Leading Globally: Understanding Cultural Gender Equality

One of the most fundamental ways in which societies differ is the extent to which each prescribes different roles for women and men (Hofstede). Some societies seek to minimize gender role differences while others seek to maximize these differences. This blog focuses on gender equality and is installment 3 of an 8 part series designed to help you improve your global leadership skills.

GENDER EQUALITY

The chart below illustrates some of the most common differences between cultures or individuals with high and low gender equality. At the bottom of this blog you will find a reference chart which provides specific results for the 62 countries in the GLOBE study.

Gender equality chart 1

 

 

 

 

 

 

 

 

An interesting conclusion of this study is that societies which have higher gender equality were more prosperous, had longer life expectancy and experienced greater overall life satisfaction. They also enjoyed higher standards of living and acquired greater levels of knowledge.

It is easy to look at this information and determine that we need to help low scoring countries improve their gender equality. However, those who have worked in different cultures understand that the approach of indoctrinating others with your beliefs is both rude and ineffective (something which is called ethnocentrism). Instead, I encourage you to use this information to change your thinking. If knowledge is truly power, then this knowledge should enable you to identify individuals or cultural gender equality and respond in ways which are both culturally sensitive and effective.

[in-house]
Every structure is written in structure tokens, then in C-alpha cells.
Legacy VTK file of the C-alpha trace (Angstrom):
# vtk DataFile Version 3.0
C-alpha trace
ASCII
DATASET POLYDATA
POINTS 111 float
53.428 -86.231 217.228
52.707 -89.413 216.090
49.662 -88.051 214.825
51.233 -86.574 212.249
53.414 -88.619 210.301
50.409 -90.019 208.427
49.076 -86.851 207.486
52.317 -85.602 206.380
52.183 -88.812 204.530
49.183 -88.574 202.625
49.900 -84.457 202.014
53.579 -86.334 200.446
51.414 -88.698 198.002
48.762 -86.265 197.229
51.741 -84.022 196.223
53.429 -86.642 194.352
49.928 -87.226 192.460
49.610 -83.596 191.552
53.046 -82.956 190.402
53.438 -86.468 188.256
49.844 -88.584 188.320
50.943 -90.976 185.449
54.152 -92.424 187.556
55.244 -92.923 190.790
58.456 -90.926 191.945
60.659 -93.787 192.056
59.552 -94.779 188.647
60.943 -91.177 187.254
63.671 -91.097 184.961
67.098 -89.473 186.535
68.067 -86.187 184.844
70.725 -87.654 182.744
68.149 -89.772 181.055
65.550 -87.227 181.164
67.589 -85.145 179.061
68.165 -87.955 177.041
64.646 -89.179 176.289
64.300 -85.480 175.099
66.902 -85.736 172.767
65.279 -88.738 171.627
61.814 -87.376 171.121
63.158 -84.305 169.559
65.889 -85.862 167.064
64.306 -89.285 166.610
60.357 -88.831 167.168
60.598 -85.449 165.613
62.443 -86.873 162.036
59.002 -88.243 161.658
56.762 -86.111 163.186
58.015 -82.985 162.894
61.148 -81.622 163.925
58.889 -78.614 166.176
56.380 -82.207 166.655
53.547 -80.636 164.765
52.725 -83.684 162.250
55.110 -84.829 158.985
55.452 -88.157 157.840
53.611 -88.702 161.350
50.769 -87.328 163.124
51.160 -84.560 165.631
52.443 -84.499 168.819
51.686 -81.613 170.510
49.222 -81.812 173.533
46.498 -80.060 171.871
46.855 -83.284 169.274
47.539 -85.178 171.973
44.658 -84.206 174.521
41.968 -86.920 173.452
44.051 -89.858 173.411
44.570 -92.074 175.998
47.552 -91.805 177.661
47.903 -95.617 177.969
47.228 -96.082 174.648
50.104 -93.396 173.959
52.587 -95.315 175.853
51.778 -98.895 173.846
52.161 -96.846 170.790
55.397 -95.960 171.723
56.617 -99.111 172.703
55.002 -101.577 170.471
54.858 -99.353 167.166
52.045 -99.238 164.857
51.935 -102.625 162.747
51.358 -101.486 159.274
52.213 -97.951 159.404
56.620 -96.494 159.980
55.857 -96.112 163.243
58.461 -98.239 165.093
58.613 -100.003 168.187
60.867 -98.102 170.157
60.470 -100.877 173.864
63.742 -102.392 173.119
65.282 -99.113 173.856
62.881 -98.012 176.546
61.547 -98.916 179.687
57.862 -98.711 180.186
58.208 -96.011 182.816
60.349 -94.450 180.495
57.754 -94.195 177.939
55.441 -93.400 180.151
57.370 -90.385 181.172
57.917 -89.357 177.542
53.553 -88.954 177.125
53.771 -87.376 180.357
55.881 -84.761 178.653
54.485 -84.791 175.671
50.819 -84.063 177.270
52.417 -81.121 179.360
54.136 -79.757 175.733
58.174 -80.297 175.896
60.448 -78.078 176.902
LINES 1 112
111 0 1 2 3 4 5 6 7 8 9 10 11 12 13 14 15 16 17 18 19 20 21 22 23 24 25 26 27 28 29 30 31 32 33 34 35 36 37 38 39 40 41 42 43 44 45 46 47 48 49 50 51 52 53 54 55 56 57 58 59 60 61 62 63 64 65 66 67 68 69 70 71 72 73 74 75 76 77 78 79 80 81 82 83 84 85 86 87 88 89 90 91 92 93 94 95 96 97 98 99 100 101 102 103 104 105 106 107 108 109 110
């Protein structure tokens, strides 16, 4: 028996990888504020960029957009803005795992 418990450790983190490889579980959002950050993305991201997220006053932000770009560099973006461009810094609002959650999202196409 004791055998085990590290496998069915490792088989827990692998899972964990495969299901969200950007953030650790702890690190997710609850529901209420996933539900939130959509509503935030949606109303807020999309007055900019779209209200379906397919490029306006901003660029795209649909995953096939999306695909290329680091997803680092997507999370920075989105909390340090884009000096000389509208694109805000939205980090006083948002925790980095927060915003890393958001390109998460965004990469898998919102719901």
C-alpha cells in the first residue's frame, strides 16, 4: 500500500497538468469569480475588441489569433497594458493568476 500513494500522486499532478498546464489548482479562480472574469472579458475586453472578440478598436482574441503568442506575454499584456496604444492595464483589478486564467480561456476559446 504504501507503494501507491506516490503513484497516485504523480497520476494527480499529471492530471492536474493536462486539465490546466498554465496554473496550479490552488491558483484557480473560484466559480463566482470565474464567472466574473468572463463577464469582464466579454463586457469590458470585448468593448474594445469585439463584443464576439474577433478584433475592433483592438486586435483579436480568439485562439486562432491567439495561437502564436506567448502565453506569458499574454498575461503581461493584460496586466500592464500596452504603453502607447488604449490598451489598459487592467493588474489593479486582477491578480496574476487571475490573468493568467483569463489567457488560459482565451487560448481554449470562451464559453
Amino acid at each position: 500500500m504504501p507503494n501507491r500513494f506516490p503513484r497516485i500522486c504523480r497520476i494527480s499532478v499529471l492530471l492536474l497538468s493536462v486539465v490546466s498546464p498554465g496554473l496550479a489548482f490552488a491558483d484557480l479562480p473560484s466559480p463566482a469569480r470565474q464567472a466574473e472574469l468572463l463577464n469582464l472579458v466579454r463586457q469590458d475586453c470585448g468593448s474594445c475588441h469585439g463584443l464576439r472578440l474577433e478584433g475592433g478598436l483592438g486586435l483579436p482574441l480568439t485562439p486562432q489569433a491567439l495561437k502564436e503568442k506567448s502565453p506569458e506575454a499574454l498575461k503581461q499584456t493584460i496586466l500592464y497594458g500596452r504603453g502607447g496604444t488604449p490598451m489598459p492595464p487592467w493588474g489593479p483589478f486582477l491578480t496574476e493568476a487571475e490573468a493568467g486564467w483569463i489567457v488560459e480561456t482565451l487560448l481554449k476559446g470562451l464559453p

Earlier this year I blogged about my experience with ethnocentrism while in Indonesia (The Wrong Side of the Road). At the beginning of my visit I referred to driving on the left side of the road as “the wrong side of the road”. By the end of my trip, I learned a lesson about ethnocentrism and changed my language to “a different side of the road”.

Effective leaders must become cultural catalysts. They must be able to identify and appropriately respond to the different norms they find themselves in. Since the roles of men and women differ greatly around the world, the ability to identify gender equality is a critical skill for global leaders. Before you look at the list of countries below, take a guess about your national gender equity bias. Knowing where you stand is the first step in meeting others where they stand.

NOTE: The content above has been adapted from the seminal work on global leadership commonly called The GLOBE Leadership Study. It assessed 62 different countries and identified important cultural and leadership norms. The results of this massive research project provide us with a goldmine of information which helps us understand cultural differences.


 

Jeff SuHead Shotderman is a professor and consultant who works in the field of organizational development. He partners Gender equality chart 2with clients to improve leadership, teamwork, organizational alignment, strategy and their FutureReadiness. He resides in Palm Desert, California. Twitter: @jlsuderman

Reference

House, R., Hanges, P.J., Javidan, M, Dorfman, P.W., Gupta, V. (2004). Culture, leadership, and organizations: The GLOBE study of 62 societies. Thousand Oaks, Calif.: Sage Publications.

Hofstede, G. (1980). Cultures consequences: International differences in work-related values. Beverly Hills, CA: Sage.

The Problem with the Wrong Side of The Road: Eight Lessons for Global Leaders